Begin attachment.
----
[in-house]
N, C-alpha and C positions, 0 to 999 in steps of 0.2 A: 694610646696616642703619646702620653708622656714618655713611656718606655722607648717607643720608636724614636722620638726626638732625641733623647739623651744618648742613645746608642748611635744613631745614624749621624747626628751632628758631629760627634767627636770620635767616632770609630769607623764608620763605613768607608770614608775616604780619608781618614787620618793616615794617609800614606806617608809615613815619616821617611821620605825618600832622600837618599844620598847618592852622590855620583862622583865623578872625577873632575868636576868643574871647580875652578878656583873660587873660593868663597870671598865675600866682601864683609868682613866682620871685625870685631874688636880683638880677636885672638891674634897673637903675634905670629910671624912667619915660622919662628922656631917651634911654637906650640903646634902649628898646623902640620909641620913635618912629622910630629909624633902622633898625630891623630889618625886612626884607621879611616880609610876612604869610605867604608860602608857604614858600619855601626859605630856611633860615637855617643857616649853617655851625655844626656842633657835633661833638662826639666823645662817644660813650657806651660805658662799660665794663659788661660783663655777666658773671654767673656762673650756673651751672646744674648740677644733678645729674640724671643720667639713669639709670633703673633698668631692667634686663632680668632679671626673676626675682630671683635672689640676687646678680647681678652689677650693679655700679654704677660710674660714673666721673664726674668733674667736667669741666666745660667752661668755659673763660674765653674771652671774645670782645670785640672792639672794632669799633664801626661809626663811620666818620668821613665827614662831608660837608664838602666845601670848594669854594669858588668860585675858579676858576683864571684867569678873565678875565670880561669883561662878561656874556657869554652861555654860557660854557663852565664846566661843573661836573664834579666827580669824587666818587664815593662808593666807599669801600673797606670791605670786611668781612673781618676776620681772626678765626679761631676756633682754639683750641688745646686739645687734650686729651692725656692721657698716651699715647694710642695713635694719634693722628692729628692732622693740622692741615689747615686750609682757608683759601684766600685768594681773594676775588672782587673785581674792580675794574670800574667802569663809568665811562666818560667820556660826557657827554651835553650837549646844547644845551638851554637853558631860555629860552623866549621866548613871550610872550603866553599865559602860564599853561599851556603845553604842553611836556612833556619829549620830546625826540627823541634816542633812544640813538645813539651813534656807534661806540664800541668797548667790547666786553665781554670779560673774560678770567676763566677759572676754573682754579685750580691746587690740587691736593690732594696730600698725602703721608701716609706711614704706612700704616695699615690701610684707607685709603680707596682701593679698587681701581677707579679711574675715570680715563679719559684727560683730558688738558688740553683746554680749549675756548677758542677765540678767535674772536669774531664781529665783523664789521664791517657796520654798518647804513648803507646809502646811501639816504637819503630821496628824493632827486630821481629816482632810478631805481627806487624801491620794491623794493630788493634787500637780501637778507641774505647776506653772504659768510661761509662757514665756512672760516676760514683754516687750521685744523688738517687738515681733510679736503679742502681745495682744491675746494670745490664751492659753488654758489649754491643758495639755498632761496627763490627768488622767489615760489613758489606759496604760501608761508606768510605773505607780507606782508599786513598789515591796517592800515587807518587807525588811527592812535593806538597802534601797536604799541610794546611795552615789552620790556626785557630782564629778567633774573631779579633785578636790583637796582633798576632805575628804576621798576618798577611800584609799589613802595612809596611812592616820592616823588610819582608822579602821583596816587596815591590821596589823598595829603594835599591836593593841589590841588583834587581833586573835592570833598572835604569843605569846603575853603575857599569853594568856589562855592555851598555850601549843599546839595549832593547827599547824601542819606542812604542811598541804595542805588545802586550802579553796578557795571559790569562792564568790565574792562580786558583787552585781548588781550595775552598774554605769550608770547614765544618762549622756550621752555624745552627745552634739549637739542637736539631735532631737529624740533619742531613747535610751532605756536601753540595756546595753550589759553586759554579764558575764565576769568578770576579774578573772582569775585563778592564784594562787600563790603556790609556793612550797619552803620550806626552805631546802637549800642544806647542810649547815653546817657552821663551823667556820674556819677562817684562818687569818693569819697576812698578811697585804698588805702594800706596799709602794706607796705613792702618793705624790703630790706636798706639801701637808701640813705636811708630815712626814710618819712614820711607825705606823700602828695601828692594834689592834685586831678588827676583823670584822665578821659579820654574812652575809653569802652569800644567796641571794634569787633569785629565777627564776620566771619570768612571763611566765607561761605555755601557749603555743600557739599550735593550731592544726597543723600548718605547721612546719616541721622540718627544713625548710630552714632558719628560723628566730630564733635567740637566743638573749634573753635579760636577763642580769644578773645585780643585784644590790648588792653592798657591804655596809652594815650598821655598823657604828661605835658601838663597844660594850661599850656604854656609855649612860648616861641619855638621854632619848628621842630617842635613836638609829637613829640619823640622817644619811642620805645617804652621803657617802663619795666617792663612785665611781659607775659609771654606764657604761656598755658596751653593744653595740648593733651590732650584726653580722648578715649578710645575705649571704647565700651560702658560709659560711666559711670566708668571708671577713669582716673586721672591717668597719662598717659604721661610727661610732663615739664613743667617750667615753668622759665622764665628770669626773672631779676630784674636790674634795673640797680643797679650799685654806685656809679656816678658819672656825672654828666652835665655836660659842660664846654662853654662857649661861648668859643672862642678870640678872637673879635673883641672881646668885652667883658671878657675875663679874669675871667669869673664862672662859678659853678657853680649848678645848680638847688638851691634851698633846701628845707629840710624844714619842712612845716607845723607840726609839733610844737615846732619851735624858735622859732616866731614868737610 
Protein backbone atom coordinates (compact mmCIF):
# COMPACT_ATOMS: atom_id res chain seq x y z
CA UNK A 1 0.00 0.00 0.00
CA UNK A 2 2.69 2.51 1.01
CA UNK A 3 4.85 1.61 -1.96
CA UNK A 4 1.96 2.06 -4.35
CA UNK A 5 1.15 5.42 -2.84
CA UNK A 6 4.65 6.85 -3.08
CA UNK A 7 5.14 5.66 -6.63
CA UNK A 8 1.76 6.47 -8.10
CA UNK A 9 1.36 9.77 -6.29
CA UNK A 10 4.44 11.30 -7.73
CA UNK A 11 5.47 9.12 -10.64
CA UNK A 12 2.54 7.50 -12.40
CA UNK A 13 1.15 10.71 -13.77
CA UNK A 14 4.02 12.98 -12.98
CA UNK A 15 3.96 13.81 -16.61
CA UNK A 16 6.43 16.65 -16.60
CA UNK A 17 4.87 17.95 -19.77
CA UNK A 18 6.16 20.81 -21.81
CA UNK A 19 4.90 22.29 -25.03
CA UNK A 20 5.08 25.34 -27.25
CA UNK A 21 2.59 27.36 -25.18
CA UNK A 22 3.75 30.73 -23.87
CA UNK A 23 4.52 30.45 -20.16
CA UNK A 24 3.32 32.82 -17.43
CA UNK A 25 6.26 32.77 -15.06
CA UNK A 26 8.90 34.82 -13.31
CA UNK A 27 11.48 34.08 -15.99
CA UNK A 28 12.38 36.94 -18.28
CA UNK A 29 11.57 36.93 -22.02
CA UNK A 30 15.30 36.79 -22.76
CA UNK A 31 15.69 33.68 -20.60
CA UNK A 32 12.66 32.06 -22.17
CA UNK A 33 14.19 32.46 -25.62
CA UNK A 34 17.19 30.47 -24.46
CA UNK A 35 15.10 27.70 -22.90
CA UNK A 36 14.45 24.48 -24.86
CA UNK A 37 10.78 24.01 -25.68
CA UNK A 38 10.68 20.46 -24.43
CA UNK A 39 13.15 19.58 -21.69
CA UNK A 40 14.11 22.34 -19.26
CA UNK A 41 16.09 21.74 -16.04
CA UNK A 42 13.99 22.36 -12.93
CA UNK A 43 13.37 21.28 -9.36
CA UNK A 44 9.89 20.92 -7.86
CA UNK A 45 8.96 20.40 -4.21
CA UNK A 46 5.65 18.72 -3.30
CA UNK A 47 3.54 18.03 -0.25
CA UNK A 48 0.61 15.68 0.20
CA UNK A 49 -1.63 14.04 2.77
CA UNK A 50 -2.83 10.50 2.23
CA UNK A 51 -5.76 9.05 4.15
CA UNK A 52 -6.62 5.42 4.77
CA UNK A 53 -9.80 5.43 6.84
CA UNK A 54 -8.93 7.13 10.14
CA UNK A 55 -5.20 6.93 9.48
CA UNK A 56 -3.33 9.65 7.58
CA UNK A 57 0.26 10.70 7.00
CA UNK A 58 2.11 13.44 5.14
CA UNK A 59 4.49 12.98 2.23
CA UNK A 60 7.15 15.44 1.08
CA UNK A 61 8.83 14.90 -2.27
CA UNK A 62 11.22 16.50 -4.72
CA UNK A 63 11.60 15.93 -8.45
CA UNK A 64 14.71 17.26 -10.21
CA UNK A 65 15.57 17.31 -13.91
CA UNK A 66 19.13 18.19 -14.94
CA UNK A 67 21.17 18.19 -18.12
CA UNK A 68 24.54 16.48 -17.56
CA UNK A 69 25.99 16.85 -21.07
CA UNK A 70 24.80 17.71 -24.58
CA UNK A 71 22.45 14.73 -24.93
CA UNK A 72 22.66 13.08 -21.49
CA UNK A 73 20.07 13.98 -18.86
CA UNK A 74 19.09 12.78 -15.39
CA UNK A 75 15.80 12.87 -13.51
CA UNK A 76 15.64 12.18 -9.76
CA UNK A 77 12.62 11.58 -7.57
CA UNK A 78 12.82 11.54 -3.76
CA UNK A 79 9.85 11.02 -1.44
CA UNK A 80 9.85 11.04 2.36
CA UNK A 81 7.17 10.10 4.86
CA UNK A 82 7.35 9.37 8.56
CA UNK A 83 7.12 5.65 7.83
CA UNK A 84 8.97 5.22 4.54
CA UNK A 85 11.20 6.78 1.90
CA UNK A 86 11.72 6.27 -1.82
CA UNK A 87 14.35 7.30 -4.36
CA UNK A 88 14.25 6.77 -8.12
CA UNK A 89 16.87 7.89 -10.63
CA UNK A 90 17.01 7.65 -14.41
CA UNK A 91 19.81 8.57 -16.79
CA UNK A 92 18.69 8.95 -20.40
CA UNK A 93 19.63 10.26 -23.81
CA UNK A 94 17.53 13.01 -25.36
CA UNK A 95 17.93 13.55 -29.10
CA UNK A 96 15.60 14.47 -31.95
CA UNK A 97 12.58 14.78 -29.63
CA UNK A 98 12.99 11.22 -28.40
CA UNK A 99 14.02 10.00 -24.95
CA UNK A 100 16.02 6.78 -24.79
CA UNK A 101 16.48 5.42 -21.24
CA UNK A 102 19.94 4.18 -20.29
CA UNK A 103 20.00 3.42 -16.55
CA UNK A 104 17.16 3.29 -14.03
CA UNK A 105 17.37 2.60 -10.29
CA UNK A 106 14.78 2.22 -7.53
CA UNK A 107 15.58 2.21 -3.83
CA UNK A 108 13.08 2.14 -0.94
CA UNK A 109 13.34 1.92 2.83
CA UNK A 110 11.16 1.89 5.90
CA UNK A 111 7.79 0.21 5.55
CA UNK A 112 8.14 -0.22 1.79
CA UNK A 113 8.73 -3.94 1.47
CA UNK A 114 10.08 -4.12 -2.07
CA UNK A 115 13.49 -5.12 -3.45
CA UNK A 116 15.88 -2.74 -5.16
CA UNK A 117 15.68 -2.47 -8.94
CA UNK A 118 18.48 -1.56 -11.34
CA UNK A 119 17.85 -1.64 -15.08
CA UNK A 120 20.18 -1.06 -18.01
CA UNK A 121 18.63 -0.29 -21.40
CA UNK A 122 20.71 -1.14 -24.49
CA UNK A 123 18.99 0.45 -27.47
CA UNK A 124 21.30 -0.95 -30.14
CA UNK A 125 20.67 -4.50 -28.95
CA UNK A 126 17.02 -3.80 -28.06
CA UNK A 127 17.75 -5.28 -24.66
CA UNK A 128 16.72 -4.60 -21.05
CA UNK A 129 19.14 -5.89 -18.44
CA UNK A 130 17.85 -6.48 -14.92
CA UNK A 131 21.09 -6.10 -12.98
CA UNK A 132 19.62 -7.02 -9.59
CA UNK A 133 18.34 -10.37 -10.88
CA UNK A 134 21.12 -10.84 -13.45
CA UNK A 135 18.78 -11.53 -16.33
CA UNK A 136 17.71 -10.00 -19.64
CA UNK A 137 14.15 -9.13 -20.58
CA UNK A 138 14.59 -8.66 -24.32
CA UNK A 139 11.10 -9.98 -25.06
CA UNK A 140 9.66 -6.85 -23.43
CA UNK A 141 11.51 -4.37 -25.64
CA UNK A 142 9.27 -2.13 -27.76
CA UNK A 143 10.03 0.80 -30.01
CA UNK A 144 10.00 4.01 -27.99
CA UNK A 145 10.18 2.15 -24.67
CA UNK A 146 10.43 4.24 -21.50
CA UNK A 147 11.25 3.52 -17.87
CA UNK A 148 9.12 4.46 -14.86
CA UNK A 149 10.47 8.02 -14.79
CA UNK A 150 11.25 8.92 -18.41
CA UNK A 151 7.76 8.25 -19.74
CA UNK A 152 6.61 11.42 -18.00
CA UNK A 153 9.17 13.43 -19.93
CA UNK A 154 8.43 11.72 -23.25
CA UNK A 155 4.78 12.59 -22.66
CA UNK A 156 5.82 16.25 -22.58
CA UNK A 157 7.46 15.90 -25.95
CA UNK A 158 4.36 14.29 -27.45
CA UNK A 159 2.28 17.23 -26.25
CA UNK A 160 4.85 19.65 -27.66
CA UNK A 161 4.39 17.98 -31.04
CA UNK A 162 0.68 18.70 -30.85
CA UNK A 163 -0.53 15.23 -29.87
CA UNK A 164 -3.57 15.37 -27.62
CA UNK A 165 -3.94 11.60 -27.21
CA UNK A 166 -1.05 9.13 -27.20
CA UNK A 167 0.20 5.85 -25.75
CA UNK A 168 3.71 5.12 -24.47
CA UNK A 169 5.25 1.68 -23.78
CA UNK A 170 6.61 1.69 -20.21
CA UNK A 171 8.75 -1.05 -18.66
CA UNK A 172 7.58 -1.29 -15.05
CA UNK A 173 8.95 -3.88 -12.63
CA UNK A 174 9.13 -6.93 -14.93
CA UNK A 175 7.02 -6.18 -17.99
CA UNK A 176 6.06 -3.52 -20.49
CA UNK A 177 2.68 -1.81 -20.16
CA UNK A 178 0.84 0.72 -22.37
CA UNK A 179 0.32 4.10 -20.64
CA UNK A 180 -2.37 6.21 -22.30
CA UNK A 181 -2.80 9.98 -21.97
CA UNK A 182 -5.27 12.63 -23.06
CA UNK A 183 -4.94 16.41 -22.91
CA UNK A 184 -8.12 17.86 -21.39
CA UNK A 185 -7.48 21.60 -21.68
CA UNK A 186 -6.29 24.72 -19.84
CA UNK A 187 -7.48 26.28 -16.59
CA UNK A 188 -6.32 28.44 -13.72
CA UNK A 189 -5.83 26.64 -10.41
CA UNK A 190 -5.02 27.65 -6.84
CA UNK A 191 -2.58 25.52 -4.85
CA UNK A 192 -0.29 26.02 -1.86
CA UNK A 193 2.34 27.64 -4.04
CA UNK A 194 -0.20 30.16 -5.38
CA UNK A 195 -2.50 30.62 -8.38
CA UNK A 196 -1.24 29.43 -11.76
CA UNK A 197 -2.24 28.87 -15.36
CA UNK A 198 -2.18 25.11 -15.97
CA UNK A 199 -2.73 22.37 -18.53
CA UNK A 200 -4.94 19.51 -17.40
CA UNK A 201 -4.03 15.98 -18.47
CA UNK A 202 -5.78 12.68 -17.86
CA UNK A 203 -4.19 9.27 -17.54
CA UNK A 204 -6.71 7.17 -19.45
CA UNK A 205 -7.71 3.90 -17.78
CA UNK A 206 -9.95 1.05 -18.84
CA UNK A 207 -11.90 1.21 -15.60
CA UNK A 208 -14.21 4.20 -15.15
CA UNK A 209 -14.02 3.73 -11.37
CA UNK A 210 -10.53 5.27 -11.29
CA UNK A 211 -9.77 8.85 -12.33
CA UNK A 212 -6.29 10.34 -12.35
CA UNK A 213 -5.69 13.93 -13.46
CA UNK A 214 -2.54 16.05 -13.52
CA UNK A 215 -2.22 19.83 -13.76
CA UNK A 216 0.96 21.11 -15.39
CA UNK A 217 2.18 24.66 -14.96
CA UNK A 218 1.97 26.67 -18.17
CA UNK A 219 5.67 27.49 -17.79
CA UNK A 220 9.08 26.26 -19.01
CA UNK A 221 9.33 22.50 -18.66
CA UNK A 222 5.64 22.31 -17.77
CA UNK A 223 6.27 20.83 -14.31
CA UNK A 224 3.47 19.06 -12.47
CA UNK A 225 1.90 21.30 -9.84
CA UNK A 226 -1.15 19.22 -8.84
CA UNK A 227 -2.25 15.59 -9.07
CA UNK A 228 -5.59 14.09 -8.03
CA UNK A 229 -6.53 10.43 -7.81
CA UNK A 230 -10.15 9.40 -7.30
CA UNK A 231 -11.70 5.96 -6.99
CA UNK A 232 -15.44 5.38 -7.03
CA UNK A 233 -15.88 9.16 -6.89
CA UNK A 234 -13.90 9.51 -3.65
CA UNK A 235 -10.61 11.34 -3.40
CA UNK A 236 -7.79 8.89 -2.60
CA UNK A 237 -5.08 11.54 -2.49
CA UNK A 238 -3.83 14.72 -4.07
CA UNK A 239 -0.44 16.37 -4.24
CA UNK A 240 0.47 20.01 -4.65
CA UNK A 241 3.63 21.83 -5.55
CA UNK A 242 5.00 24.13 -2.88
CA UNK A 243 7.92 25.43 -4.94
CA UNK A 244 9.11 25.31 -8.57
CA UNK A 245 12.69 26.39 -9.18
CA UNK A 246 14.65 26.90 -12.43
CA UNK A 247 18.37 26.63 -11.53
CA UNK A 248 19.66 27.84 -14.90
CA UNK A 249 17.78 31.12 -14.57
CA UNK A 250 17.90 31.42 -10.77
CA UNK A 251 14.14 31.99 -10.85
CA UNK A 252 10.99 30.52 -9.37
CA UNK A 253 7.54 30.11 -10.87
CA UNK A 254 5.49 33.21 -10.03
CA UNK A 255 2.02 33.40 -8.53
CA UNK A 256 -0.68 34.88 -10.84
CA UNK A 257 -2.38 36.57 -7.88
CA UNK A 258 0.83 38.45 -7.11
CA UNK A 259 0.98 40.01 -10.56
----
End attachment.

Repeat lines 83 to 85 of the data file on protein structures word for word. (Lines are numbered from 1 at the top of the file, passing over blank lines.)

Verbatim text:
CA UNK A 79 9.85 11.02 -1.44
CA UNK A 80 9.85 11.04 2.36
CA UNK A 81 7.17 10.10 4.86